Stress, Sex, Sleep, Self-Care and Play. Ever notice how interwoven these are when it comes to our health and our quality of life?
The topic started when my friend Camille Nisich, Stress & Sleep Coach, interviewed me on her Sunday morning Facebook LIVE show, “Wake-up with Camille.” We were specifically talking about menopause, but the more I thought about it, the more I recognized that stress, sleep, self-care and play were topics for more than just menopause; they were also part of the conversation about pre-menopause, peri-menopause, PMS, and all areas of hormone health.
As I dove even deeper, I realized it’s even more universal than that. Stress, sex, sleep, self-care and play combine and work together to improve our quality of life and create balance in health and wellness for most people, not just the hormonally challenged. They are critical to our emotional and mental health.
Let’s take a closer look.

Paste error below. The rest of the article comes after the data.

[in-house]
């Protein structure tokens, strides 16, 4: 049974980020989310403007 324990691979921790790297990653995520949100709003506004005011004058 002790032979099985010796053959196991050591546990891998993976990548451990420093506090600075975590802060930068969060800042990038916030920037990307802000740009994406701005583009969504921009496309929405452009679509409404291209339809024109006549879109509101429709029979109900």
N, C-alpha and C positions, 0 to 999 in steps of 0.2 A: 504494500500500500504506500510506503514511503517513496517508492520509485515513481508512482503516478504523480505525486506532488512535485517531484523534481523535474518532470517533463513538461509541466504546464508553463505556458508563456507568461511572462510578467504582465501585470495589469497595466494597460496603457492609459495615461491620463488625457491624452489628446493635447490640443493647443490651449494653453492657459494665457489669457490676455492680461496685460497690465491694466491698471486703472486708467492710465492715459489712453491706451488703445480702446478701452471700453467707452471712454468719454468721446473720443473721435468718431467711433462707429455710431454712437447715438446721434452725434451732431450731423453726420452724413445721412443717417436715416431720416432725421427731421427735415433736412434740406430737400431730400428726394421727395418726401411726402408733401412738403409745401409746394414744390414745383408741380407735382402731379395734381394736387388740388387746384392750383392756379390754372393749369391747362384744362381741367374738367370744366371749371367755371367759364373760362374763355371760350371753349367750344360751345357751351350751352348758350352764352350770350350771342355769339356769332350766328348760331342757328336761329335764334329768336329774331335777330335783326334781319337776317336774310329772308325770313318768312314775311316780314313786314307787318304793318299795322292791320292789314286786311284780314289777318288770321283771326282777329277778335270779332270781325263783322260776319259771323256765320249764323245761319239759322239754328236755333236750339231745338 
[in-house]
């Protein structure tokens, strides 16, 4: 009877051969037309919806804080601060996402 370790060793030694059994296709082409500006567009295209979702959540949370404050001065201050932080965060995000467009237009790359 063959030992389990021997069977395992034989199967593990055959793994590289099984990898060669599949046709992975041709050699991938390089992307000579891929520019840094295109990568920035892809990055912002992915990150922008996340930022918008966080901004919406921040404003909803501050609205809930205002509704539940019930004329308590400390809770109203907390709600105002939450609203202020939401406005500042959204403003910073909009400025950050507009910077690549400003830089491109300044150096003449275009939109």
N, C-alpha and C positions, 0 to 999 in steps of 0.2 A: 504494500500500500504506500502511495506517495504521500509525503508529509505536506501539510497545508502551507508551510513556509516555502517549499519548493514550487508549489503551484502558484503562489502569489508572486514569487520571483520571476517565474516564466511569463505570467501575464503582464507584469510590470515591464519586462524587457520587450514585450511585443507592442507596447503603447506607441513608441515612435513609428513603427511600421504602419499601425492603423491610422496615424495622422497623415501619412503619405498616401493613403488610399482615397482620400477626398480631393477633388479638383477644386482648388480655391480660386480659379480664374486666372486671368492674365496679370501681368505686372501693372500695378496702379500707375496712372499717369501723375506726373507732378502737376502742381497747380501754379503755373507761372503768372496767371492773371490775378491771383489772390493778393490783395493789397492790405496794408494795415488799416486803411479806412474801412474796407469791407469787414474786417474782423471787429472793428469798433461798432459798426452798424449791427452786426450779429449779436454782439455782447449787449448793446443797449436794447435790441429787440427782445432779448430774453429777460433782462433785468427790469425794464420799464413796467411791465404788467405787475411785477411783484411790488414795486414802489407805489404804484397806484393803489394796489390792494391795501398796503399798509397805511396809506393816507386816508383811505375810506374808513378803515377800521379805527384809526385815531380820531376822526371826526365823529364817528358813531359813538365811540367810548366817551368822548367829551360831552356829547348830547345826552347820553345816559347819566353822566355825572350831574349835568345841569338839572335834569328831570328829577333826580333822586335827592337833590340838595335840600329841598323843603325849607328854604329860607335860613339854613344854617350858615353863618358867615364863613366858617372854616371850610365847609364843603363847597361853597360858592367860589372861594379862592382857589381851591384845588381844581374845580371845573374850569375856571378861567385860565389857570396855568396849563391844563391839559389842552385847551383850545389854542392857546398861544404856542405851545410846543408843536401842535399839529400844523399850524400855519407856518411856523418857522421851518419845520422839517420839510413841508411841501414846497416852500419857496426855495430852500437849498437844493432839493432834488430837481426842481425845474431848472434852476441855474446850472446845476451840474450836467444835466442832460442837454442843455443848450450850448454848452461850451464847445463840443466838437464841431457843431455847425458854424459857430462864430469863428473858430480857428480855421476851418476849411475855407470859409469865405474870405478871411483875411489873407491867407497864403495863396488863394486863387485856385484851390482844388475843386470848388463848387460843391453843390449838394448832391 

Stress arrives in our life in any way possible. We recognize the major life events that cause stress: the death of a loved one, divorce, moving, major illness or injury, and job loss. But do we recognize the cumulative build-up of stress? (otherwise known as chronic stress) And do we know how to reduce or release it?
Stress is the number one factor leading to fatigue, burnout, illness, and disease. I also believe that we intuitively know how bad it is. On a scale of one to 10, where one is relaxed and low stress and ten is high stress, where are you? Be honest. And regardless of your answer, decide today to take steps to release and lower it before your body or life forces you to.
Supplements can assist in reducing stress. One of my favorites is Ionix Supreme, a nutrient-rich, adaptogenic tonic†. It’s made with natural adaptogens like ashwagandha and rhodiola, and there’s no fake stuff: No artificial flavors, colors, or sweeteners.
For some additional tips to reduce stress, be sure to check out these previous blog posts: